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What's the difference between "have" and "have got" to express possession?

examples:

  1. I have a pen.
  2. I have got a pen.
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  • This question has been asked many times before. See e.g. here or here, or the related questions linked from these. Please use the site search in the future. Thank you. – RegDwigнt Mar 28 '14 at 14:04
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The to have in both sentences is not really the same verb. Rather a homonym (or more accurately secondary meanings) of the same verb.

I can better illustrate the difference by showing the equivalent translation into a Romance language ...

Do you have a car?

Have is a verb meaning to possess. If translating you would use tener in Spanish. (Less so in Italian, where you might use tenere, but would likely use avere instead.) Tener in Spanish means to possess.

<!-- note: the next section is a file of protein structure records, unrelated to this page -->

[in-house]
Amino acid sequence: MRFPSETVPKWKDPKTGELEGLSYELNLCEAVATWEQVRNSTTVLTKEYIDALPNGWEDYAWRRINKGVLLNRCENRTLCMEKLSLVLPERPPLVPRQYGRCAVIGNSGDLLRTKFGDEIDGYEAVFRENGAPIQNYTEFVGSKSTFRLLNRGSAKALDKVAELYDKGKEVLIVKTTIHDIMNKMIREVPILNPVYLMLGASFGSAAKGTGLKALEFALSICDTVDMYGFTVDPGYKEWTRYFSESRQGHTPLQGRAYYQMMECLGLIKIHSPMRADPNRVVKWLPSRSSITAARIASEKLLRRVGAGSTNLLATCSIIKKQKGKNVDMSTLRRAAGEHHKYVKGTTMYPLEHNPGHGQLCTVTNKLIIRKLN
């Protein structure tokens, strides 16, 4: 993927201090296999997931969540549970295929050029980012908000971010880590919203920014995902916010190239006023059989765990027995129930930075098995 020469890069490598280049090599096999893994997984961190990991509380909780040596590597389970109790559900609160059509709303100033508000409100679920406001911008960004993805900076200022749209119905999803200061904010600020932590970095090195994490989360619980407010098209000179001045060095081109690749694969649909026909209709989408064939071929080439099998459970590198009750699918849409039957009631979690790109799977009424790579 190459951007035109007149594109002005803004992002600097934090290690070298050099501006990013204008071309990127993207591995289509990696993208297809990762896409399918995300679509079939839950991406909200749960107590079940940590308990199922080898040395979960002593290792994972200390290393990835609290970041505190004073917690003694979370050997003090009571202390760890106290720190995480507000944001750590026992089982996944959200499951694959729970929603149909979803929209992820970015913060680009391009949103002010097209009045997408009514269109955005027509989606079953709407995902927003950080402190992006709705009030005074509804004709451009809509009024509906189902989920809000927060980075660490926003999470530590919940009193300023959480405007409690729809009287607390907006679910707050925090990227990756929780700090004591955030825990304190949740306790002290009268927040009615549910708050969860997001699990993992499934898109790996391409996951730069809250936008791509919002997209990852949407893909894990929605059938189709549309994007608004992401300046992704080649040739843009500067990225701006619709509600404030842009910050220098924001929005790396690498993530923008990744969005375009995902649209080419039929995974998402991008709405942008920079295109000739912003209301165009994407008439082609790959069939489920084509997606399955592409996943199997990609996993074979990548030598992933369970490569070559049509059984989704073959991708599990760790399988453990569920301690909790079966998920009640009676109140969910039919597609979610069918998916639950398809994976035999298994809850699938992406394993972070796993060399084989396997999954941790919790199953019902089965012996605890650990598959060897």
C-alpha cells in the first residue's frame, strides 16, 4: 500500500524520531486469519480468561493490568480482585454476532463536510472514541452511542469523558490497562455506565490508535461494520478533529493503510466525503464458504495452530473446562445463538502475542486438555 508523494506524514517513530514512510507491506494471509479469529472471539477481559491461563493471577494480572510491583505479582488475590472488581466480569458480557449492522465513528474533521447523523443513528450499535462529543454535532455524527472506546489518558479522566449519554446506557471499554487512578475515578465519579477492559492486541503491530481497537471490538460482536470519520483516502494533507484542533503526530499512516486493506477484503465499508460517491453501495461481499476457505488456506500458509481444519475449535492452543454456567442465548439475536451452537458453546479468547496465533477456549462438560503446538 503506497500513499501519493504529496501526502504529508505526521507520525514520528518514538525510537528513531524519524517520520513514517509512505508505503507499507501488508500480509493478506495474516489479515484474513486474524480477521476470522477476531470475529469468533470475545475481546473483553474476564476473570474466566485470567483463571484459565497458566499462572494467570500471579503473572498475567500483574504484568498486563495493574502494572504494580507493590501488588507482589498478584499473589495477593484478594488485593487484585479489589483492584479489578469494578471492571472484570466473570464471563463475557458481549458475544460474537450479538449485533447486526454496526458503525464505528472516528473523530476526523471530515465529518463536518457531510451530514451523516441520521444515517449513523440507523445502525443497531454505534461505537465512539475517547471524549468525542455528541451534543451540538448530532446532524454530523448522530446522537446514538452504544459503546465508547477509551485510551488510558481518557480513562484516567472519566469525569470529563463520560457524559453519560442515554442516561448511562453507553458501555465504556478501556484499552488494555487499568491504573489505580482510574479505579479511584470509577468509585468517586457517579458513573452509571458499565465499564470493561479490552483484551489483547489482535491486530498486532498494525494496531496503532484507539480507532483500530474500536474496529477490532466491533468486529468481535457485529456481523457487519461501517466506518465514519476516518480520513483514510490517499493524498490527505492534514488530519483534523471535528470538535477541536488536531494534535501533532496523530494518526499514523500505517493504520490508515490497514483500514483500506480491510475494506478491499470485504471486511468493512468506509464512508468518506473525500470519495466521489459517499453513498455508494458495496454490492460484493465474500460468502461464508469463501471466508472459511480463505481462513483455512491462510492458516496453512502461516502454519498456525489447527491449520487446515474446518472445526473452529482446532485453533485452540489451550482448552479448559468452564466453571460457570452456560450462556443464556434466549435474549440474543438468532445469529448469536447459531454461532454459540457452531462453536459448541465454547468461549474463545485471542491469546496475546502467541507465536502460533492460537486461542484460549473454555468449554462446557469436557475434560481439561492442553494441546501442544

Have you got a car?

Have is an auxiliary verb forming the present perfect tense. We would translate this sense of have into Spanish using haber, not tener. Again, Italian would use avere. (Although, to be honest taken as a phrase I would translate to both languages as if it were the first question and ignore the present progressive. A professional translator would likely preserve the tense as above, though.)

Got is the participle of to get. So the question is Did you acquire a car (at some point)? The effective meaning becomes Do you possess a car.

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    Some people consider auxiliaries a separate word-class from verbs. – Edwin Ashworth Mar 28 '14 at 15:40

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